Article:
Monday, April 29, 2019

MARVELOUS MIDDLE GRADE MONDAY: No Fixed Address by Susin Nielsen

NO FIXED ADDRESS by Susin Nielsen (Wendy Lamb Books, September 2018)

What It's About (from jacket cover): 
Twelve-and-three-quarter-year-old Felix Knutsson has a knack for trivia. His favorite game show is Who What Where When; he even named his gerbil after the host. Felix's mom, Astrid, is loving but can't seem to hold on to a job. So when they get evicted from their latest shabby apartment, they have to move into a van. Astrid swears him to secrecy; he can't tell anyone about their living arrangement, not even Dylan and Winnie, his best friends at his new school. If he does, she warns him, he'll be taken away from her and put in foster care.

As their circumstances go from bad to worse, Felix gets a chance to audition for a junior edition of Who What Where When, and he's determined to earn a spot on the show. Winning the cash prize could make everything okay again. But things don't turn out the way he expects. . . .

Opening Lines:
November 27, 12:05 a.m. 
My leg jiggled up and down. I shifted from one bum cheek to the other. My palms felt damp and my heart was pounding. "I've never been interrogated before." 
"You're not being interrogated, Felix. We're just having a chat."

Why I Loved It:
My kids have read books by Susin Nielsen before (Word Nerd; Dear George Clooney: Please Marry My Mom) but for some reason I've never before done so. That has all changed because I adored No Fixed Address and am currently sneaking into the kids' bedrooms to steal those other titles off their shelves.

Nielsen has written a fantastic book with complicated characters about homelessness and hope. From the very first sentences, Felix is endearing. He also has to endure his mother, Astrid, who lies, cheats, and steals. As Felix says of her: "My mom is really good at making friends, and even better at losing them." As with most people like Astrid, there is fierce love and also fierce anger from Felix at all the situations she gets them into. But, masterfully, Nielsen reveals reasons for why Astrid is who she is. Both Felix and Astrid are two of the most wonderfully drawn characters in recent middle grade literature.

As Felix moves from school to school, he eventually reunites with an earlier friend, Dylan Brinkerhoff. I loved the friendship--the silly jokes and the way these two boys enjoyed one another. They even make room for Winnie Wu, a Hermione Granger type character, with whom Felix awkwardly goes to the prom.

Initially, it seems that Felix might be too ideal of a character, but he is capable of lashing out at his friends, even when he knows they are trying to help him.

I loved the insights into Swedish culture, as well as the other parts of Felix's heritage. (His father is part Haitian and part French.) There were also insights about dealing with depression, and trying to make it as an artist. And you could learn a lot of information from accompanying Felix in his cramming sessions for the quiz show.

If I were a 5th-grade teacher, this wonderful, complex, funny, and tear-making novel would be one of my "read-aloud" books. I read it almost in one sitting, and have been raving about it all week--so much so that it now looks like my wife is planning to sneak to my bookshelves and steal it for herself. So, in a way, we are all Astrids in this mafioso household!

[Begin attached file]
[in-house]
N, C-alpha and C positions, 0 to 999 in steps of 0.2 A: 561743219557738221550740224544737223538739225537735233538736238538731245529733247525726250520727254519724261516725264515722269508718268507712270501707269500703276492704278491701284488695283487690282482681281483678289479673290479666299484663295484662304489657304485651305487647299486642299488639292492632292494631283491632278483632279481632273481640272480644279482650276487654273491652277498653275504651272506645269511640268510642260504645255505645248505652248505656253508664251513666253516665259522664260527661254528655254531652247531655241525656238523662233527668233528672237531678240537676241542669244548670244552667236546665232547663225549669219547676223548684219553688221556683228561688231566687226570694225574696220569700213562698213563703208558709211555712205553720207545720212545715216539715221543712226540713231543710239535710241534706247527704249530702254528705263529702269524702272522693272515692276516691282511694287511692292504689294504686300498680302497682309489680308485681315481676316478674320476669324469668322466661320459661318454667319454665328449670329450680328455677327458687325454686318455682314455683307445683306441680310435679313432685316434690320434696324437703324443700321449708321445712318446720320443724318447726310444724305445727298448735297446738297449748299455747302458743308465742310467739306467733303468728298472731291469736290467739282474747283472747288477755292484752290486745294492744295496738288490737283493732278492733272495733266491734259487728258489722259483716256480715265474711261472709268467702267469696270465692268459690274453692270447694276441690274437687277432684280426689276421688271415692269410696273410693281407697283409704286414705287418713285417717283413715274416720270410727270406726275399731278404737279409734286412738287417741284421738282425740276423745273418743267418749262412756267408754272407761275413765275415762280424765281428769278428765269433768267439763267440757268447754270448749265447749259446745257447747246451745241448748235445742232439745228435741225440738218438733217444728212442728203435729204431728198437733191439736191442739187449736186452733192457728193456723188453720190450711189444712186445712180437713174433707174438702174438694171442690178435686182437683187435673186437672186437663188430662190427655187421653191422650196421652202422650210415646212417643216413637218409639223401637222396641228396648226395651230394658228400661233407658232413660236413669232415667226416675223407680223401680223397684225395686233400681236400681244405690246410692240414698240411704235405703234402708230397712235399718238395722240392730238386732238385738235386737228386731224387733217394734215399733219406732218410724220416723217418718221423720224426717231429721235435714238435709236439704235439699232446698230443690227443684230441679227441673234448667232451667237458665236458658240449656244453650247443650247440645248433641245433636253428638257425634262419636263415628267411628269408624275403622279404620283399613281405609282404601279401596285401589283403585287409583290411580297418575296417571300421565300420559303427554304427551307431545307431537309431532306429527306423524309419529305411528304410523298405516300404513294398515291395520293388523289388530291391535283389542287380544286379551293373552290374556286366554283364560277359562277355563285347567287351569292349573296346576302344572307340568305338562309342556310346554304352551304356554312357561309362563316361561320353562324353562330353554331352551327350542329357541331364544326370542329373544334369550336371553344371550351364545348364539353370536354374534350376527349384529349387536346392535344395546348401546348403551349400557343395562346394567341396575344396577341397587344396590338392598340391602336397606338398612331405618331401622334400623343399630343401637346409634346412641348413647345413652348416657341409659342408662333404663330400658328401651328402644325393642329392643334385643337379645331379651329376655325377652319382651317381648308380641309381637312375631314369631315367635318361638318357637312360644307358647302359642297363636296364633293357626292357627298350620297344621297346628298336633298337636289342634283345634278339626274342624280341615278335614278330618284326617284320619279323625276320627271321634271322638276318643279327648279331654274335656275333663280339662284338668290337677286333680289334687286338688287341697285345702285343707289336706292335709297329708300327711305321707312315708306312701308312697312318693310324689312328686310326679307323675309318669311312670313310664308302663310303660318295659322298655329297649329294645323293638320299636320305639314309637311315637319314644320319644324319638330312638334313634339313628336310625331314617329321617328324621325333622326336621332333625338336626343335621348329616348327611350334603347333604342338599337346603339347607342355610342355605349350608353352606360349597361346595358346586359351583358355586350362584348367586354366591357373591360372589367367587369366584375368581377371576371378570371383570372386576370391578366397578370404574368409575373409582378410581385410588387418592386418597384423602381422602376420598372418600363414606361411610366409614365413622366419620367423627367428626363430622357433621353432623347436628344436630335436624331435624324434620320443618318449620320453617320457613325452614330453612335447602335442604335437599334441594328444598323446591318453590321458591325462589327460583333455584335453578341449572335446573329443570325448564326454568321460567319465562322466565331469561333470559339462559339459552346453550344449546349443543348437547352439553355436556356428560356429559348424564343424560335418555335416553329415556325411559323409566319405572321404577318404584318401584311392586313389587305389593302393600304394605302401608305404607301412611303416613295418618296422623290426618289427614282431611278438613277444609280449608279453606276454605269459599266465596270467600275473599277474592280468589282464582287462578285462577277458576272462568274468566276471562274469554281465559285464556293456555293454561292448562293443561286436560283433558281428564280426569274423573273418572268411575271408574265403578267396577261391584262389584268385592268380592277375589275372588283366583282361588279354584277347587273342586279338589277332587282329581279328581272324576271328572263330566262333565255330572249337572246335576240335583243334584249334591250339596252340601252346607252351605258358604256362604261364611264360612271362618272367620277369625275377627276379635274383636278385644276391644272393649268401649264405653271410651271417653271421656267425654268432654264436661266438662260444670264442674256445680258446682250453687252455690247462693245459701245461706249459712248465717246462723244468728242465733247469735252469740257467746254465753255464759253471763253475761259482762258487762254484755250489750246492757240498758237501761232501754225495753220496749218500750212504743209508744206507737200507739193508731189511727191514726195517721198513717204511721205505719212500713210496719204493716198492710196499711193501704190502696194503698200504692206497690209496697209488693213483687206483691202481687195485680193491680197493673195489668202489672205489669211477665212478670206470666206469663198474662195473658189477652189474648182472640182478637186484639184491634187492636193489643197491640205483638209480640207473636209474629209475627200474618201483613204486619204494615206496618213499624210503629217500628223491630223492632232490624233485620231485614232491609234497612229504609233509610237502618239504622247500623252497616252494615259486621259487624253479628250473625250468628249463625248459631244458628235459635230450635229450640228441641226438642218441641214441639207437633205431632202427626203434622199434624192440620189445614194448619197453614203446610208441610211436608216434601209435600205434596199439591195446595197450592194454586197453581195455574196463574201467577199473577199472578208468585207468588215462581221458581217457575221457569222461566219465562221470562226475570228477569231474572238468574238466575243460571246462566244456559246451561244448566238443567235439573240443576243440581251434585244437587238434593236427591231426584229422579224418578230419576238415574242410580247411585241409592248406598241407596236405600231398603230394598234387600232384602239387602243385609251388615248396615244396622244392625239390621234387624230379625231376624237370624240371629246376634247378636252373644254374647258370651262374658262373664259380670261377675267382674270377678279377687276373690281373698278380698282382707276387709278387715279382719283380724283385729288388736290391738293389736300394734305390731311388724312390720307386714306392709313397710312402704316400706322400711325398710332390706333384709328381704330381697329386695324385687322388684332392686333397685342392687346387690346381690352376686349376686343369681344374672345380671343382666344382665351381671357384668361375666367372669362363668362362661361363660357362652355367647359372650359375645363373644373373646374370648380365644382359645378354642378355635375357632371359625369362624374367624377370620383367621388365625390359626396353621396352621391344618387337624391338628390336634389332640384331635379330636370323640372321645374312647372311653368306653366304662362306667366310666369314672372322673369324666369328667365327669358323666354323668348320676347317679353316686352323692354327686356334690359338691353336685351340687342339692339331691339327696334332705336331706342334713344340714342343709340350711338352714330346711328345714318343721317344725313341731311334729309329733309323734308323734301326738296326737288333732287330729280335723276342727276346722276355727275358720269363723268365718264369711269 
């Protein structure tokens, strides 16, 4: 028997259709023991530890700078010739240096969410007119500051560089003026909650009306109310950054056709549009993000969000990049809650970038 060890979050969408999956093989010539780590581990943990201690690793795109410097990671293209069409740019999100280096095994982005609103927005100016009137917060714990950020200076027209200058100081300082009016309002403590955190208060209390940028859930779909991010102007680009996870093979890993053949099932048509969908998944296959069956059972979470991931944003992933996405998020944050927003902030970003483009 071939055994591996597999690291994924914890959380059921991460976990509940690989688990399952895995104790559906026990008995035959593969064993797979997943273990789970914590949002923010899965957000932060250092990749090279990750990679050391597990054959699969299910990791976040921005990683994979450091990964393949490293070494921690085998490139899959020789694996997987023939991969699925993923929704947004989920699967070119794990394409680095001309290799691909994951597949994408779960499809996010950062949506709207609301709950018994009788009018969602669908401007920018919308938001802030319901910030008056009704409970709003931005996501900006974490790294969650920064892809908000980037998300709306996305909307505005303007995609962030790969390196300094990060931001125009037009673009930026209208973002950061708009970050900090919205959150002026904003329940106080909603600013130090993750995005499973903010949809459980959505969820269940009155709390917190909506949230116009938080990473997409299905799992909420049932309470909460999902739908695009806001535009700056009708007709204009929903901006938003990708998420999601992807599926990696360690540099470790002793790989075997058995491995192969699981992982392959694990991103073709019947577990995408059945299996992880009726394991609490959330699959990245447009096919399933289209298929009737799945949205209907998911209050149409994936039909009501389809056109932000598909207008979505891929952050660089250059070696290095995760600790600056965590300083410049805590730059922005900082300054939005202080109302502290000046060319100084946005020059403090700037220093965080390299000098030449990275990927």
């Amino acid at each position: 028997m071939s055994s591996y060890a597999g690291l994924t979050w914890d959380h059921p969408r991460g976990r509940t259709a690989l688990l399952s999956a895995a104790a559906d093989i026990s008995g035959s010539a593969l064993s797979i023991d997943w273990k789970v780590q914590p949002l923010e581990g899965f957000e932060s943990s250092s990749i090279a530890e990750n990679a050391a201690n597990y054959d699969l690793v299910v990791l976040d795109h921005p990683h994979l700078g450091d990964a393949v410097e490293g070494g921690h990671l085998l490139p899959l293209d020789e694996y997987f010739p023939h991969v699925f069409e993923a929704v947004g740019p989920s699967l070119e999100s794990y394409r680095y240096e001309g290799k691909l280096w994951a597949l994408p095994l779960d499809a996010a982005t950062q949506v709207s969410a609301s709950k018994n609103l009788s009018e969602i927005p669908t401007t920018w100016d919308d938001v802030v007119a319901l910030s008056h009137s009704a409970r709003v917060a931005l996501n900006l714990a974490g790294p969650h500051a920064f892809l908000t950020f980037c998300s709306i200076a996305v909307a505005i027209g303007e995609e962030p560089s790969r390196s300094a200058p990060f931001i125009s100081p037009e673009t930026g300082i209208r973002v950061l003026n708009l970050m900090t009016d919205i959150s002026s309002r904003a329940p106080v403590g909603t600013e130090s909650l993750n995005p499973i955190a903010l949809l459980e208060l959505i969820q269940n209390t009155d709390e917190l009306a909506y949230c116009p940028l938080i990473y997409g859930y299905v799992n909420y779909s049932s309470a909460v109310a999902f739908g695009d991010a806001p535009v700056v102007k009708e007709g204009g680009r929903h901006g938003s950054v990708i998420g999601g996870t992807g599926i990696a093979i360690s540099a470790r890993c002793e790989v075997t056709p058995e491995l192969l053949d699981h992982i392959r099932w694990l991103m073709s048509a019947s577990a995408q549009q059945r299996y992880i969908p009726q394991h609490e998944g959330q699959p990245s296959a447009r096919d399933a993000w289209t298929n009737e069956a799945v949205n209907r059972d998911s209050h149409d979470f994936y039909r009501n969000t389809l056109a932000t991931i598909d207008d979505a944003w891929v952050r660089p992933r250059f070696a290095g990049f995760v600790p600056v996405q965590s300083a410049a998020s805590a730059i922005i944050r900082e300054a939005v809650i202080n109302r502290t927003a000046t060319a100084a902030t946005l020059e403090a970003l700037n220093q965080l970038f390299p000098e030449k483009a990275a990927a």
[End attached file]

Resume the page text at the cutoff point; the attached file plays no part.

If I had three thumbs, this would be a three-thumbs-up book. As I have to make do with two, two-thumbs-up will have to do. Terrific job, Susin Nielsen.

About the Author (from the jacket copy):
“This is the first day I’ve written in a diary. The reason I am, is ‘cos I love writing stories, and if I do grow up to be a famous writer, and later die, and they want to get a story of my life ... I guess I should keep (one).” SUSIN NIELSEN wrote this poorly constructed sentence when she was eleven years old. And while she isn’t exactly famous (although she likes to think she’s ‘Big in Belgium’), and no one has written the story of her life (maybe because she isn’t dead yet), she did predict her future.  She got her start writing for the hit TV series Degrassi Junior High, and went on to write for over twenty Canadian shows. More recently she turned her hand to novel writing. She is the author of five critically-acclaimed and award-winning titles, including Optimists Die First, We Are All Made of Molecules, and The Reluctant Journal of Henry K. Larsen.

Nielsen has been called the John Green of Canada. She once had a dream that John Green had been called the Susin Nielsen of the United States. She lives in Vancouver, BC with her family and two naughty cats.


  1. I haven't read any of Susin's books. I know the titles all right but have never actually put one into my hands. This will have to change given your praise for NO FIXED ADDRESS. The plot and characters are perfect. I've added it to my summer reading list. Thanks for the heads-up.

  2. This sounds like a good book. I love the cover, it reminds me of a 1960s hippy van. Thanks for telling us about it.

  3. Oh! I love Susin's books! Can't wait to read this one.

  4. I really loved this book as well. Thanks for sharing your thoughts on it.

  5. I loved the first lines. I'll keep my eyes open for it.

  6. What a great opening for a book -- sold me! Haven't heard of the book or author. I am intrigued.

  7. Glad to see more books about homelessness. Have you read Padma Venkatraman's new book THE BRIDGE HOME? Or how about ALSO KNOWN AS HARPER by Anne Haywood Leal? And HOW TO STEAL A DOG by Barbara O'Conner.

  8. I hadn't heard of this book before. I am definitely going to be looking for it soon. I reviewed Paper Things a few months ago, which also dealt with homelessness. Thanks for the introduction to this book. Adding it to my list.


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